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Immunity. 2015 Apr 21;42(4):756-66. doi: 10.1016/j.immuni.2015.03.014.

Dysbiosis and Staphylococcus aureus Colonization Drives Inflammation in Atopic Dermatitis.

Author information

1
Department of Dermatology, Keio University School of Medicine, Tokyo, Japan, PC160-8582; Dermatology Branch, Center for Cancer Research, National Cancer Institute, National Institutes of Health, Bethesda, MD 20892, USA.
2
Dermatology Branch, Center for Cancer Research, National Cancer Institute, National Institutes of Health, Bethesda, MD 20892, USA.
3
Department of Orthopedic Surgery, Keio University School of Medicine, Tokyo, Japan, PC160-8582.
4
Department of Dermatology, Keio University School of Medicine, Tokyo, Japan, PC160-8582.
5
Department of Orthopedics, Gifu University, Gifu, Japan, PC 501-1194.
6
Department of Dermatology, Center for Immunology, University of Minnesota, Minneapolis, MN 55414, USA.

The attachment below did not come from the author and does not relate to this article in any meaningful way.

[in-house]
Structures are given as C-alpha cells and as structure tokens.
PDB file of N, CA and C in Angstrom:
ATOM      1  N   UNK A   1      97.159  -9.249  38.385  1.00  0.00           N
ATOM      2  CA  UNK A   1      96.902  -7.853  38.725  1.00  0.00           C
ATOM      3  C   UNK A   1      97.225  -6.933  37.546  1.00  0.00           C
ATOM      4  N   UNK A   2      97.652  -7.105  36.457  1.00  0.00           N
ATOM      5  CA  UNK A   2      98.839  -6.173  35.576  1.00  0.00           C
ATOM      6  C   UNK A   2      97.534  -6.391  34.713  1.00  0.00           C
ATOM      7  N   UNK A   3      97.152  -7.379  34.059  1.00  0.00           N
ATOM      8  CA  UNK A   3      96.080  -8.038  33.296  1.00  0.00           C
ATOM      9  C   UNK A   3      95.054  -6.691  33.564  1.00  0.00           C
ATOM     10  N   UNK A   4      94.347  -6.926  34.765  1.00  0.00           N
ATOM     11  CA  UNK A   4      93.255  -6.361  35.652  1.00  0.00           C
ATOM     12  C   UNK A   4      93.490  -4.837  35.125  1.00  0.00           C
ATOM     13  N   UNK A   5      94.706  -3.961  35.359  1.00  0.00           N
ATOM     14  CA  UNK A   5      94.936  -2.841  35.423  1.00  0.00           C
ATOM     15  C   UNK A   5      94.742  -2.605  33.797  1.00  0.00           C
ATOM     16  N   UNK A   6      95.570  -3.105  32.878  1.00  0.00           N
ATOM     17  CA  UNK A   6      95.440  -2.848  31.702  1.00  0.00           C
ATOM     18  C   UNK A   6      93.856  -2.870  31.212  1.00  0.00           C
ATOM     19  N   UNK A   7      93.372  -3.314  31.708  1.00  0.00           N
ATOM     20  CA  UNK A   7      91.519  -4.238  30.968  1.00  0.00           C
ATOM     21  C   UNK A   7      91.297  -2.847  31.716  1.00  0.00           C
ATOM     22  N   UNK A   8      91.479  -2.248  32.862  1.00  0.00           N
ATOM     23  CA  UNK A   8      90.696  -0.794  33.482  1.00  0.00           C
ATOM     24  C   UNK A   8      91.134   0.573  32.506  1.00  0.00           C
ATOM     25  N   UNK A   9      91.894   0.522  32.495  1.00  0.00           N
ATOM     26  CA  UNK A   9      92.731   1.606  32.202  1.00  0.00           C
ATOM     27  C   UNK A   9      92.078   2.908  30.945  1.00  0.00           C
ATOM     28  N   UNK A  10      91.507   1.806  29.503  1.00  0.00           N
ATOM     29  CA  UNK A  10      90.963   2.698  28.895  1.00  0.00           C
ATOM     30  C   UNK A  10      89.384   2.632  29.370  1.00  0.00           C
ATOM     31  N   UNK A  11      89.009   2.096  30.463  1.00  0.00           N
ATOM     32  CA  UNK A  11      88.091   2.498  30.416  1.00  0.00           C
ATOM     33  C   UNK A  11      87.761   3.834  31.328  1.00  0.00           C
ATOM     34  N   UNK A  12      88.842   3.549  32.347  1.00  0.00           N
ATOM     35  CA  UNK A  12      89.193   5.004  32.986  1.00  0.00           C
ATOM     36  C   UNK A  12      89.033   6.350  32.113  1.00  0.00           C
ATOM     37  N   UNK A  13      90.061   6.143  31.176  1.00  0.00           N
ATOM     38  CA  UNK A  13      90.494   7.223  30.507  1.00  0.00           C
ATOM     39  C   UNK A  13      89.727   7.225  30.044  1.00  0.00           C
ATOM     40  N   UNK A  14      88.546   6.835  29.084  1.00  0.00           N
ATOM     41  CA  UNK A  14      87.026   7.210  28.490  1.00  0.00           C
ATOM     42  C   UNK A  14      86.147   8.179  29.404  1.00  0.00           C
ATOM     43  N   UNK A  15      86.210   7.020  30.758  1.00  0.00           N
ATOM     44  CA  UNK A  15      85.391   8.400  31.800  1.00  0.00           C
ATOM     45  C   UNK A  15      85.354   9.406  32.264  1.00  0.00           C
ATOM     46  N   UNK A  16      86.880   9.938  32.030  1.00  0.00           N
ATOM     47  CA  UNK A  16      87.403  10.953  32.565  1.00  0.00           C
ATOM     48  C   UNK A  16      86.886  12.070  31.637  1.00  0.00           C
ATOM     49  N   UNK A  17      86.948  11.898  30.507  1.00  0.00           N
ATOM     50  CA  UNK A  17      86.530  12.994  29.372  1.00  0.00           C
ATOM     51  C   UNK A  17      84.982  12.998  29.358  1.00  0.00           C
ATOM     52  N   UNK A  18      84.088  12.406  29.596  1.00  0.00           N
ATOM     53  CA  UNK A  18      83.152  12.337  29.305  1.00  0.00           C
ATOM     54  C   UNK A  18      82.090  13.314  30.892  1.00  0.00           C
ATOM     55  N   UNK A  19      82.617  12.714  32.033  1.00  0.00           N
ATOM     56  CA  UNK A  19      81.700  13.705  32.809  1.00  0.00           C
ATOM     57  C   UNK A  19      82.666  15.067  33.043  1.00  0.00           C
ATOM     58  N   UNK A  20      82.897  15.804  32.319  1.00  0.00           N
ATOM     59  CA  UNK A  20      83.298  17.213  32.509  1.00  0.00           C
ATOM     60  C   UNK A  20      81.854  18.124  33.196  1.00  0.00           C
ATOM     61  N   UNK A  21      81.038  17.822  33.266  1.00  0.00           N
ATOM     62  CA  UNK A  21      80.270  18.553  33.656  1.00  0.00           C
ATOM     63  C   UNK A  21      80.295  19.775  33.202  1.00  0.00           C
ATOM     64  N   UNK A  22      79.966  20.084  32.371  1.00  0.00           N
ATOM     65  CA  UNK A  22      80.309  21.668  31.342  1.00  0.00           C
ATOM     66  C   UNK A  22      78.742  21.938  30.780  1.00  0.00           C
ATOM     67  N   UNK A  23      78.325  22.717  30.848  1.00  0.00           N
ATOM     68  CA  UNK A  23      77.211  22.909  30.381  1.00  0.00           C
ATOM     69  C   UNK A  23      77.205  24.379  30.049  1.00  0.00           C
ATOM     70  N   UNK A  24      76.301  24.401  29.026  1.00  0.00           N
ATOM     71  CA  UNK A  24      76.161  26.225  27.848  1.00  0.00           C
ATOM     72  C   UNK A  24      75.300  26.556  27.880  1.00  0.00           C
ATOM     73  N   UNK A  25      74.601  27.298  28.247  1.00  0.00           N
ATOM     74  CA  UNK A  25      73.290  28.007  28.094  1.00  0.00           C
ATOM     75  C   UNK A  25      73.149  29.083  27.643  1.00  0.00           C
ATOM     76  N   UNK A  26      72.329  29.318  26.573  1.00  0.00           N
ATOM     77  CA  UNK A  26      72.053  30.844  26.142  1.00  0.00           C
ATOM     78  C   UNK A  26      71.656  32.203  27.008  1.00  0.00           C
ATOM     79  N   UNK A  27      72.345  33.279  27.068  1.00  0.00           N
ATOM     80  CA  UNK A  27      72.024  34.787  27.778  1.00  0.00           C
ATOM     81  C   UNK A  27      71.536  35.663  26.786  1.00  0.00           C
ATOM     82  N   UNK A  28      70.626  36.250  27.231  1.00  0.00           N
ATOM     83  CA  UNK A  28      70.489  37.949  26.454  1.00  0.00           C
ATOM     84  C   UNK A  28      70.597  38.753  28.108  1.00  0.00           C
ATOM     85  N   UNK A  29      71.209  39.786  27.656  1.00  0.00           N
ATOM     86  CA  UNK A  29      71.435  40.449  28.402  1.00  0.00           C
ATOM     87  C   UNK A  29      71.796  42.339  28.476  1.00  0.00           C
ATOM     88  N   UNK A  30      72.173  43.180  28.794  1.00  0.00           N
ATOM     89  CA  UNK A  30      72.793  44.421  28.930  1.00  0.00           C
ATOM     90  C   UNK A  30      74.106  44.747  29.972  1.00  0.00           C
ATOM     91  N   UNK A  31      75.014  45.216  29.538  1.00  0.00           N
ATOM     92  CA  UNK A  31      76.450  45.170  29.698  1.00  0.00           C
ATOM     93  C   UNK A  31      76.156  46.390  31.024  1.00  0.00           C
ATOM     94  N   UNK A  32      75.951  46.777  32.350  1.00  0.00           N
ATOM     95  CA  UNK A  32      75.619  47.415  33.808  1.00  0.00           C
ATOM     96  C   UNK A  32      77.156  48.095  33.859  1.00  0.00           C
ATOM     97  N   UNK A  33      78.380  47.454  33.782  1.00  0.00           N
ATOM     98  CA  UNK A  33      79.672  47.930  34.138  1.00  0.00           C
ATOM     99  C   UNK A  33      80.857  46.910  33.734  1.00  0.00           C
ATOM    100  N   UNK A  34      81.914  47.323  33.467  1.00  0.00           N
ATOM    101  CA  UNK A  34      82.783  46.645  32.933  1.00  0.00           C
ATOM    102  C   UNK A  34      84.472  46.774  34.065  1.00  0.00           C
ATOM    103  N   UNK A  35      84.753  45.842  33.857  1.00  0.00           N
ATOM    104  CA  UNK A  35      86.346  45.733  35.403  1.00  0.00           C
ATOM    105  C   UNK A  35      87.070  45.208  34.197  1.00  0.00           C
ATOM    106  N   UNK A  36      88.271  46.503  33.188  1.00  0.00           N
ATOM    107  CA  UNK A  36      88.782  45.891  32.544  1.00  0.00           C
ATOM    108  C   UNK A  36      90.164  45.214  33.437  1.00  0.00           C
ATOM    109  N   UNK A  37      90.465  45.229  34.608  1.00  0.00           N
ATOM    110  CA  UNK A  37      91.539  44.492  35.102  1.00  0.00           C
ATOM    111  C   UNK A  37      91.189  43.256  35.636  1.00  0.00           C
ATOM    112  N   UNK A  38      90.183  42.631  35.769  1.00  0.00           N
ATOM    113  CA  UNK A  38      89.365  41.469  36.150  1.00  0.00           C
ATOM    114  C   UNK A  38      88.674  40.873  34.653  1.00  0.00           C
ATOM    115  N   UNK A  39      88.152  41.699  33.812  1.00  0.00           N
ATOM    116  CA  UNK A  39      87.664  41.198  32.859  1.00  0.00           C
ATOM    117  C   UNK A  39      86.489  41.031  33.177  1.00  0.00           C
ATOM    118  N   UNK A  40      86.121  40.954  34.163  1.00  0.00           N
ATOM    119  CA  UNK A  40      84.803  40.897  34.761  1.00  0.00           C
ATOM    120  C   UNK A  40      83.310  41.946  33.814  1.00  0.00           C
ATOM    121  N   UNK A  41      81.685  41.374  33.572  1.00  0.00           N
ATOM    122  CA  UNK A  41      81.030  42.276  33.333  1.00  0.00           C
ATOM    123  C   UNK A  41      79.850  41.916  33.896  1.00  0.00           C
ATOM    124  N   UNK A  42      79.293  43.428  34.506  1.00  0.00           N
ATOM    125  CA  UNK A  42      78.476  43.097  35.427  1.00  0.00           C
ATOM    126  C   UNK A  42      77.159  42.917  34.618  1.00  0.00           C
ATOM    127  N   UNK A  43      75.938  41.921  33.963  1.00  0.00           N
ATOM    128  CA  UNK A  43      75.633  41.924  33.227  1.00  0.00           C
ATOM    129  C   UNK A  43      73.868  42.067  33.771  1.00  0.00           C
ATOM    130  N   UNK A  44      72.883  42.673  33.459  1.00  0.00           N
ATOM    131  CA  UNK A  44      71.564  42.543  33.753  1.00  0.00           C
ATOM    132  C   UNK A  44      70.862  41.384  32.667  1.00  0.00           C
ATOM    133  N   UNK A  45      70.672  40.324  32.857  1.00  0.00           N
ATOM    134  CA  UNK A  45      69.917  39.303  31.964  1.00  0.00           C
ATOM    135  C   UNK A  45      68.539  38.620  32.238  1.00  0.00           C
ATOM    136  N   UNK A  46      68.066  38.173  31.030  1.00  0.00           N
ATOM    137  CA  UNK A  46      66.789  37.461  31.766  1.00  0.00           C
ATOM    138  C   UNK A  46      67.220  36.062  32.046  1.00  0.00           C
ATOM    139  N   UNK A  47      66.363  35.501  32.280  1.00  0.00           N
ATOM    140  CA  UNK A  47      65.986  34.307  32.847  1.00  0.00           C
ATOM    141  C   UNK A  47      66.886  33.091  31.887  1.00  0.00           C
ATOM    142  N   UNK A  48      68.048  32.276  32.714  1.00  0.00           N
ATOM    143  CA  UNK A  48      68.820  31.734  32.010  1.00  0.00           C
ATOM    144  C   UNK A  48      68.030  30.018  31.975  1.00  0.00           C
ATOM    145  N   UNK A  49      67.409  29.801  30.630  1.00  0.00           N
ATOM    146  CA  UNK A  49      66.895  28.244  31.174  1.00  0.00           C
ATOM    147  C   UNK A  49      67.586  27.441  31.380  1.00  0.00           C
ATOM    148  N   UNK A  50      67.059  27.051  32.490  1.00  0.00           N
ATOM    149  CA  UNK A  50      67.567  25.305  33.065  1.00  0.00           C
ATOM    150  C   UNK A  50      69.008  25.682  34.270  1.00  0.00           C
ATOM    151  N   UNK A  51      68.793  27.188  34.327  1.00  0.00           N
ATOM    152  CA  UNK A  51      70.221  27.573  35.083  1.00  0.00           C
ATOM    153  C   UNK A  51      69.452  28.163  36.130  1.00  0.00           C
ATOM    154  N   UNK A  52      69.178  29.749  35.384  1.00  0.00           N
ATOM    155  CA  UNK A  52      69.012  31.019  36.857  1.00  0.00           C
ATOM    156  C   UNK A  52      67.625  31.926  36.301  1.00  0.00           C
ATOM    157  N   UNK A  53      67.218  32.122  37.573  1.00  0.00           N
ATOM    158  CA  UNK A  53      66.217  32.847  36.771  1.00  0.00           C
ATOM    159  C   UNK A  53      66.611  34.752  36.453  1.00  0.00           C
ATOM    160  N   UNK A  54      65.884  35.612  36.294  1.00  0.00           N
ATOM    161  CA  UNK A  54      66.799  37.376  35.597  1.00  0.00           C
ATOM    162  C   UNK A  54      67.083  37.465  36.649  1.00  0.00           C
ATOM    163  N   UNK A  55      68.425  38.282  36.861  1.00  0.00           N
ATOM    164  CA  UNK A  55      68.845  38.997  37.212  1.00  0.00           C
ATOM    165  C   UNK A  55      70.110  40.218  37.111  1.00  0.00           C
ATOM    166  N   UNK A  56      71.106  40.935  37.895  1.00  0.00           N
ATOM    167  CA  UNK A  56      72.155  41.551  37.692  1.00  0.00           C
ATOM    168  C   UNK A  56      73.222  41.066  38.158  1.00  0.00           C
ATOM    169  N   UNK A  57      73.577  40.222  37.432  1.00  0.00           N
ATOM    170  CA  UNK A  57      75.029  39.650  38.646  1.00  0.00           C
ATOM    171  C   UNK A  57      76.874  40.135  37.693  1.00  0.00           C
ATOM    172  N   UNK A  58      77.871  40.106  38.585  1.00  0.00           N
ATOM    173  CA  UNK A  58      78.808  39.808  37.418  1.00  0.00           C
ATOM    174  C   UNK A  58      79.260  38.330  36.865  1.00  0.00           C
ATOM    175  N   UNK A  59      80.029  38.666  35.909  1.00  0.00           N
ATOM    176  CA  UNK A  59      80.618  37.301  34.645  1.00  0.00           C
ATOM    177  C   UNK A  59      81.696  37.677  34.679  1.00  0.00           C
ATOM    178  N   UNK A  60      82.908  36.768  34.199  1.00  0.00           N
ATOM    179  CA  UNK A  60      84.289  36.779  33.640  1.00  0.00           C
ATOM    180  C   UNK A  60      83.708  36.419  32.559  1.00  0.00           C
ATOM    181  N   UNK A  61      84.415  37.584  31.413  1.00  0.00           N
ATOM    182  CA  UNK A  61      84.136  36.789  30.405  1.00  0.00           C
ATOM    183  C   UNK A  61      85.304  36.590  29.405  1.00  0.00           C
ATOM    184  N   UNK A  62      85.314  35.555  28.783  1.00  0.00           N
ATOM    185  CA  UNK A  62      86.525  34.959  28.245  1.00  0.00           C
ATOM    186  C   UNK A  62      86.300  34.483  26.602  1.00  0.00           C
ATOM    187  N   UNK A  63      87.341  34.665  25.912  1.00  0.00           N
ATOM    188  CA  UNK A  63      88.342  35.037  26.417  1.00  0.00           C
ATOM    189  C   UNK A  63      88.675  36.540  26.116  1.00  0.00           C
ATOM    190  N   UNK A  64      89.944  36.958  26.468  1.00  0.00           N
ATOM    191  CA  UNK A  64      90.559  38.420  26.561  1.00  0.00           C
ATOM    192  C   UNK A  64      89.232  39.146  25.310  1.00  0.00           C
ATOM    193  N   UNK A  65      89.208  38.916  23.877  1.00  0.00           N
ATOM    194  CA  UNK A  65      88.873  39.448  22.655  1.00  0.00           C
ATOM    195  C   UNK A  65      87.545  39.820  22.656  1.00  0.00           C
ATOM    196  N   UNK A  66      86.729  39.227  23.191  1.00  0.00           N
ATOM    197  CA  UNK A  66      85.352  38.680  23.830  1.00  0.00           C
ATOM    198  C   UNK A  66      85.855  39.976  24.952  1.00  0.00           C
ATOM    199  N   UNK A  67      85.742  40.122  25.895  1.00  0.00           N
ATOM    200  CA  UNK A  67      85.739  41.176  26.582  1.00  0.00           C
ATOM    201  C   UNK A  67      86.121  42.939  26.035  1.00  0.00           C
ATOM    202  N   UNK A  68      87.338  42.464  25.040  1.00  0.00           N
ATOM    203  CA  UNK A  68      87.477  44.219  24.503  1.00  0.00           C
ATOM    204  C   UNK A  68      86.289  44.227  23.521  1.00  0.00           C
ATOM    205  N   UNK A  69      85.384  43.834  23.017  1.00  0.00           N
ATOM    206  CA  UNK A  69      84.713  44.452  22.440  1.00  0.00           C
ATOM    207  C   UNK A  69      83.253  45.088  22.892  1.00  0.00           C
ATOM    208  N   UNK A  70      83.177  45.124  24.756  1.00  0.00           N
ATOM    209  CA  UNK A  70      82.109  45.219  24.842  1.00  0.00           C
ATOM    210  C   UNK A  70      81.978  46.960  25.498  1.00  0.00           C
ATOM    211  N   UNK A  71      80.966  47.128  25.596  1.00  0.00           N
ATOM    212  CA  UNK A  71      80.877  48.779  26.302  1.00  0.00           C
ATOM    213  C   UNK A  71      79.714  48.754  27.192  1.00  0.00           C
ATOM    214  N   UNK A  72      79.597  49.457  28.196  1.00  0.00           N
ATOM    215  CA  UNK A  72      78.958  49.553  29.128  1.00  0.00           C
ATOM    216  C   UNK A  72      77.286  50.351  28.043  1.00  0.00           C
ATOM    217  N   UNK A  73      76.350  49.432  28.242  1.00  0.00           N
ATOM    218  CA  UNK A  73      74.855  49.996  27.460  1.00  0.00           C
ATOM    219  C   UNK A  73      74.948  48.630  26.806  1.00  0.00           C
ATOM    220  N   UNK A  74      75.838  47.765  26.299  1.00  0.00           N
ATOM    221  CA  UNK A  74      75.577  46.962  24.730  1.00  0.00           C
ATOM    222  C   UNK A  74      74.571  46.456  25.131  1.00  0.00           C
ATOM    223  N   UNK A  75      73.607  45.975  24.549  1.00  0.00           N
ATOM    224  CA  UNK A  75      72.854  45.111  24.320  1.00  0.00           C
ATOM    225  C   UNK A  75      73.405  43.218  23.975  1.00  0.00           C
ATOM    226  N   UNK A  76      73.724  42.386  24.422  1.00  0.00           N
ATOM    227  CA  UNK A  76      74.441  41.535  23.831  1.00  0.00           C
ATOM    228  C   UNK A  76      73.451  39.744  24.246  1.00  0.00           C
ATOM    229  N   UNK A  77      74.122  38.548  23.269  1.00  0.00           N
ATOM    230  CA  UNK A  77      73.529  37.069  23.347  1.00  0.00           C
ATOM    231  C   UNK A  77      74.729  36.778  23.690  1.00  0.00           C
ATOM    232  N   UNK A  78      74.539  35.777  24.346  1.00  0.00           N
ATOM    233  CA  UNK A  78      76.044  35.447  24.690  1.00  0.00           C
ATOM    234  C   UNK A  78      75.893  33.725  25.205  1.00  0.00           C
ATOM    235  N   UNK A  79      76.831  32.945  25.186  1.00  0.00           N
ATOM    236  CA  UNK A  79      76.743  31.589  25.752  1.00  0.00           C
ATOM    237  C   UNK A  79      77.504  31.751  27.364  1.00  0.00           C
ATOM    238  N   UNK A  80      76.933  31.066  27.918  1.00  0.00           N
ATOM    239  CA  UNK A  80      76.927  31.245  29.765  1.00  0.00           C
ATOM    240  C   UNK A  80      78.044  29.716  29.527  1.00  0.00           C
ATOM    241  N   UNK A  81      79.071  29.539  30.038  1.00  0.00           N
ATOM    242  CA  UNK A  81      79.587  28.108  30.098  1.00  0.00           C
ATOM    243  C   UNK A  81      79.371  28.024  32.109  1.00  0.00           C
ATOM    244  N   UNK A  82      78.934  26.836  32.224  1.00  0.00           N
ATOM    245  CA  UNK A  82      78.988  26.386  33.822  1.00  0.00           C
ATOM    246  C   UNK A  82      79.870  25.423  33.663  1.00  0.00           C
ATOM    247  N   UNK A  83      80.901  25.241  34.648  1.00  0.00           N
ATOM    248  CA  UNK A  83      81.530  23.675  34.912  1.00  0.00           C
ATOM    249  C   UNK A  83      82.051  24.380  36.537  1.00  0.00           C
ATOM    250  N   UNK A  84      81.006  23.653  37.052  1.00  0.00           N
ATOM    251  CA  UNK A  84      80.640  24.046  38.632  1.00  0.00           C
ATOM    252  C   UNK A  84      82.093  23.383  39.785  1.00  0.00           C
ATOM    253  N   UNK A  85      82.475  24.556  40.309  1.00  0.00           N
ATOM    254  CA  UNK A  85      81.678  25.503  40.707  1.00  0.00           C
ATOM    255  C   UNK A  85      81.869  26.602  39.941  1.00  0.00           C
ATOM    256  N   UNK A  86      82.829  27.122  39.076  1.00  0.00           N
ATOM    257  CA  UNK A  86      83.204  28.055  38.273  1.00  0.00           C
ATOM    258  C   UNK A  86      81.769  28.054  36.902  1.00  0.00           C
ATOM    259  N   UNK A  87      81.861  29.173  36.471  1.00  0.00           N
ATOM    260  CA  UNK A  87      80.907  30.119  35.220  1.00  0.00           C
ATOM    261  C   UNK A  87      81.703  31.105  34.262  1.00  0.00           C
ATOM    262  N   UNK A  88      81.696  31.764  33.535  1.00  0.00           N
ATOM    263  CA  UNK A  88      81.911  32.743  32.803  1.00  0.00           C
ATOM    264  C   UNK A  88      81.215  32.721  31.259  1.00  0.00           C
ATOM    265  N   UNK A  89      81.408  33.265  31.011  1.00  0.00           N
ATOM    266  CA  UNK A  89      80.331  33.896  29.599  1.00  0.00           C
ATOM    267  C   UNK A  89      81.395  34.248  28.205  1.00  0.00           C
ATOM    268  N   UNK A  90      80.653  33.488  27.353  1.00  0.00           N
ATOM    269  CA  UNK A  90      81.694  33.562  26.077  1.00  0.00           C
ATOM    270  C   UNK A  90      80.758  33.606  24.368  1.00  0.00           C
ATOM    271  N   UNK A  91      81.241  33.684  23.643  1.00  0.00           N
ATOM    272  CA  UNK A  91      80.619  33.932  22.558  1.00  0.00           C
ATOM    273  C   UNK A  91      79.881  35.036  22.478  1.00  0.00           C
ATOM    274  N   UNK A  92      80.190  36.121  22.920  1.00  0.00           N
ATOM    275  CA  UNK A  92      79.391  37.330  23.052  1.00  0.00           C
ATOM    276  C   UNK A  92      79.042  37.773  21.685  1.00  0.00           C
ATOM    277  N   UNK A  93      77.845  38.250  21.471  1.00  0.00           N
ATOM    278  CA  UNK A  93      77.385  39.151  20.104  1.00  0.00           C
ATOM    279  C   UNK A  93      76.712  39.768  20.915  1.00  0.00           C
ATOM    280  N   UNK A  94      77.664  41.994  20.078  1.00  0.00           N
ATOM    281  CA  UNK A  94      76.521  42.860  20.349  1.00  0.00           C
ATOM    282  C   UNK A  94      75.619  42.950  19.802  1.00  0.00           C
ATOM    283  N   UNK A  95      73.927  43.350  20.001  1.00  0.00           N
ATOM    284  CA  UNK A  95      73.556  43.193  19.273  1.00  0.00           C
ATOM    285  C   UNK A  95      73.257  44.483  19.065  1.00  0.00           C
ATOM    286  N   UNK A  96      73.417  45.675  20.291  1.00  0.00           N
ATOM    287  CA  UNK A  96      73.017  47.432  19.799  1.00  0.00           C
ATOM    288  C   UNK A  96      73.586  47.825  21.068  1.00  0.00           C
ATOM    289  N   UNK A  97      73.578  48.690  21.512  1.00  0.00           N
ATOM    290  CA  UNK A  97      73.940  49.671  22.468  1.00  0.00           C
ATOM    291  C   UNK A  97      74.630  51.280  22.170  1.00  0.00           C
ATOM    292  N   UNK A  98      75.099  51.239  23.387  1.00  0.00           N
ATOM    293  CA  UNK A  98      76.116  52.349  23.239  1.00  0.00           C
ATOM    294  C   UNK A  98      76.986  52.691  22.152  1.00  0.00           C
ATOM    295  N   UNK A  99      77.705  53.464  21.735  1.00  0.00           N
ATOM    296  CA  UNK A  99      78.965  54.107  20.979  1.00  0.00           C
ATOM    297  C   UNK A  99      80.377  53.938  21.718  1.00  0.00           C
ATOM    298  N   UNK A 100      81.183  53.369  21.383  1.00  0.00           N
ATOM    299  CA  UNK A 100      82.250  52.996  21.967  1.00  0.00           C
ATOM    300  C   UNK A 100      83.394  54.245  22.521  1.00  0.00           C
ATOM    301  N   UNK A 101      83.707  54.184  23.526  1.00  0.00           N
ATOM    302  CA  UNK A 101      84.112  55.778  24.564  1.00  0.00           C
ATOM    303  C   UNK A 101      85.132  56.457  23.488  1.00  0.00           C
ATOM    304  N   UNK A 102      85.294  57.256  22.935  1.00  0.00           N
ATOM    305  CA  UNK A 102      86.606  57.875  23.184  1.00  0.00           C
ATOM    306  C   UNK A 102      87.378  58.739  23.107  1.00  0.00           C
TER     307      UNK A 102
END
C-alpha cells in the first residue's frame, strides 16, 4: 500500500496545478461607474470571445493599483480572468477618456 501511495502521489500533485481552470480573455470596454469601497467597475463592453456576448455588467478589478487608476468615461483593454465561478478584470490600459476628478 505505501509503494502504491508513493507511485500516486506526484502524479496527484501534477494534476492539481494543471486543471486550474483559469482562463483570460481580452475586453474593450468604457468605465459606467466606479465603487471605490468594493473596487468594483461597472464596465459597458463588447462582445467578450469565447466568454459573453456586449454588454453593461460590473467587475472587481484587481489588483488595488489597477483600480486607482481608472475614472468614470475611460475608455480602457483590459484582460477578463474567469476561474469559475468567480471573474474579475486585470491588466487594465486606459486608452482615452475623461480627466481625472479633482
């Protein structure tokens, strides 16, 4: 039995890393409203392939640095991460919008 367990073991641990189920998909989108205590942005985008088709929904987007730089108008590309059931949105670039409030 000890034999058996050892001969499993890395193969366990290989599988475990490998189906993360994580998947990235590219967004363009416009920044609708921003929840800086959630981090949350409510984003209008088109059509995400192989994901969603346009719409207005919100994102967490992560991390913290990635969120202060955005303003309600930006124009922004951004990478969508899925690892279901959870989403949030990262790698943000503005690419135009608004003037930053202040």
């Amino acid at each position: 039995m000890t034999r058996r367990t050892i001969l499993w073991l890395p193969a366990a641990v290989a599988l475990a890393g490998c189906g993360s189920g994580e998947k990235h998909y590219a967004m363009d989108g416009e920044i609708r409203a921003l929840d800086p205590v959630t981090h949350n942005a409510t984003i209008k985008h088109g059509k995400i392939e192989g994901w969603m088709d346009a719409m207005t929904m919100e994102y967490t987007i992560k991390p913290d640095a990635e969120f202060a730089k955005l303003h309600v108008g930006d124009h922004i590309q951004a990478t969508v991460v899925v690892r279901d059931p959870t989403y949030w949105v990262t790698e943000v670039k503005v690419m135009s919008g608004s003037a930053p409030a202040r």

7
Department of Dermatology, Keio University School of Medicine, Tokyo, Japan, PC160-8582; Dermatology Branch, Center for Cancer Research, National Cancer Institute, National Institutes of Health, Bethesda, MD 20892, USA. Electronic address: keisuke.nagao@nih.gov.

Abstract

Staphylococcus aureus skin colonization is universal in atopic dermatitis and common in cancer patients treated with epidermal growth factor receptor inhibitors. However, the causal relationship of dysbiosis and eczema has yet to be clarified. Herein, we demonstrate that Adam17(fl/fl)Sox9-(Cre) mice, generated to model ADAM17-deficiency in human, developed eczematous dermatitis with naturally occurring dysbiosis, similar to that observed in atopic dermatitis. Corynebacterium mastitidis, S. aureus, and Corynebacterium bovis sequentially emerged during the onset of eczematous dermatitis, and antibiotics specific for these bacterial species almost completely reversed dysbiosis and eliminated skin inflammation. Whereas S. aureus prominently drove eczema formation, C. bovis induced robust T helper 2 cell responses. Langerhans cells were required for eliciting immune responses against S. aureus inoculation. These results characterize differential contributions of dysbiotic flora during eczema formation, and highlight the microbiota-host immunity axis as a possible target for future therapeutics in eczematous dermatitis.

PMID:
25902485
PMCID:
PMC4407815
DOI:
10.1016/j.immuni.2015.03.014
[Indexed for MEDLINE]
Free PMC Article

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